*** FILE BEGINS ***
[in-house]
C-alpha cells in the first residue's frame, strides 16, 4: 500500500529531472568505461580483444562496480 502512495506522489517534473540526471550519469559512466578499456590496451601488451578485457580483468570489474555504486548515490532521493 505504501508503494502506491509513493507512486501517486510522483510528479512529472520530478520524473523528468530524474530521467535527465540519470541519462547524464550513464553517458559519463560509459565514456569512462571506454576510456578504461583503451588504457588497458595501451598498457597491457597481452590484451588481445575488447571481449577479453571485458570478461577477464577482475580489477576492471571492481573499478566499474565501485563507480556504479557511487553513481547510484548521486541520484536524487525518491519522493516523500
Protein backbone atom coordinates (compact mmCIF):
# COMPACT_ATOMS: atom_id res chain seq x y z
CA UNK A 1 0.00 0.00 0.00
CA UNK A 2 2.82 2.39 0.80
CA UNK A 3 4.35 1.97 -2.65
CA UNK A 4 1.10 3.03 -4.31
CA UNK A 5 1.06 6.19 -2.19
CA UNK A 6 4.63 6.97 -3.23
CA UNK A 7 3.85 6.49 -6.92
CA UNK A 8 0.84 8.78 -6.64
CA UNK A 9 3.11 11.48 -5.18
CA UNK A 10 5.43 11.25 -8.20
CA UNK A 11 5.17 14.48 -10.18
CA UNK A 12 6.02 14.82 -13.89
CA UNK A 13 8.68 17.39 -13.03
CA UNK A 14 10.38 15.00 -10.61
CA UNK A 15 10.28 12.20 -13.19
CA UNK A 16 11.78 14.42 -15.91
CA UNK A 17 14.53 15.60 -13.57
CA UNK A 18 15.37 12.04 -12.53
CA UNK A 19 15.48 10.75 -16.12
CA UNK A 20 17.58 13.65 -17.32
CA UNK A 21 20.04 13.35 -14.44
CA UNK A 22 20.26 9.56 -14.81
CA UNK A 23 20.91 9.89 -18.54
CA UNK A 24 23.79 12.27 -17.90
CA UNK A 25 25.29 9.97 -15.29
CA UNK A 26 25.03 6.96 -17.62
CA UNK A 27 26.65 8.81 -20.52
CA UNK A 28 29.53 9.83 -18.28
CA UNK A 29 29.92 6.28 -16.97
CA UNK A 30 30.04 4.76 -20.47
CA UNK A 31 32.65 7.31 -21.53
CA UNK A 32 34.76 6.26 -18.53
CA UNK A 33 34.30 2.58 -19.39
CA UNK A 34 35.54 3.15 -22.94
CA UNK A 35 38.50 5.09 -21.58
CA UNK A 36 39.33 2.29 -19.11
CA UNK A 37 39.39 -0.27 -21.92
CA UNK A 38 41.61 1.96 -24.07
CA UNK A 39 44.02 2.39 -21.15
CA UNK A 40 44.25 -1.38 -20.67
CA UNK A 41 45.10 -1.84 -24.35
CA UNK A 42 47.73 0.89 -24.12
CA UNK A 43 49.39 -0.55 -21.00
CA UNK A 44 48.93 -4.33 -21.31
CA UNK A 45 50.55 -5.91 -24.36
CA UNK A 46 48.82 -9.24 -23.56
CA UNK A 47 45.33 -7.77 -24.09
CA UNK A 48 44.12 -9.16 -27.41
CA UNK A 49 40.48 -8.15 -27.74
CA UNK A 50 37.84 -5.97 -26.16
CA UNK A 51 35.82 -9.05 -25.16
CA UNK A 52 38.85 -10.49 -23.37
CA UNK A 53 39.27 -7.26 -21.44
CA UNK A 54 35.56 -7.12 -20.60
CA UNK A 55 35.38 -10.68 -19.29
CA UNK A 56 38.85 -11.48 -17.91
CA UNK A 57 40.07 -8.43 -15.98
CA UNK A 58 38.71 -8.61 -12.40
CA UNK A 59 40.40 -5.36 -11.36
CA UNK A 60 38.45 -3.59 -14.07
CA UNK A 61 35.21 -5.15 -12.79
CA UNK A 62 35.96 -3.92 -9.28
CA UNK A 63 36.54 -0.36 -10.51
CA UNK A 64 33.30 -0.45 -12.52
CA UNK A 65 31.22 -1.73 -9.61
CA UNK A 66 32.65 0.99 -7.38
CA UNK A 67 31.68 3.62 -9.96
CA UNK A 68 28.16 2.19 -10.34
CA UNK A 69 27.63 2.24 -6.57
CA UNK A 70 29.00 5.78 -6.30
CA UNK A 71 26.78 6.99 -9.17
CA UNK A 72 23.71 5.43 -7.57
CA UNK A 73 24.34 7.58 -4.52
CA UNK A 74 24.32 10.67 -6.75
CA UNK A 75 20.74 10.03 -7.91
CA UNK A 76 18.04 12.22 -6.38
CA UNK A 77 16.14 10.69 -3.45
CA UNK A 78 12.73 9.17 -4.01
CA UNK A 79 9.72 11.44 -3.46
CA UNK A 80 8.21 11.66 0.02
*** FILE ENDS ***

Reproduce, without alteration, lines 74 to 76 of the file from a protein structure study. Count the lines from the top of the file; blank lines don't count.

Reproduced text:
CA UNK A 70 29.00 5.78 -6.30
CA UNK A 71 26.78 6.99 -9.17
CA UNK A 72 23.71 5.43 -7.57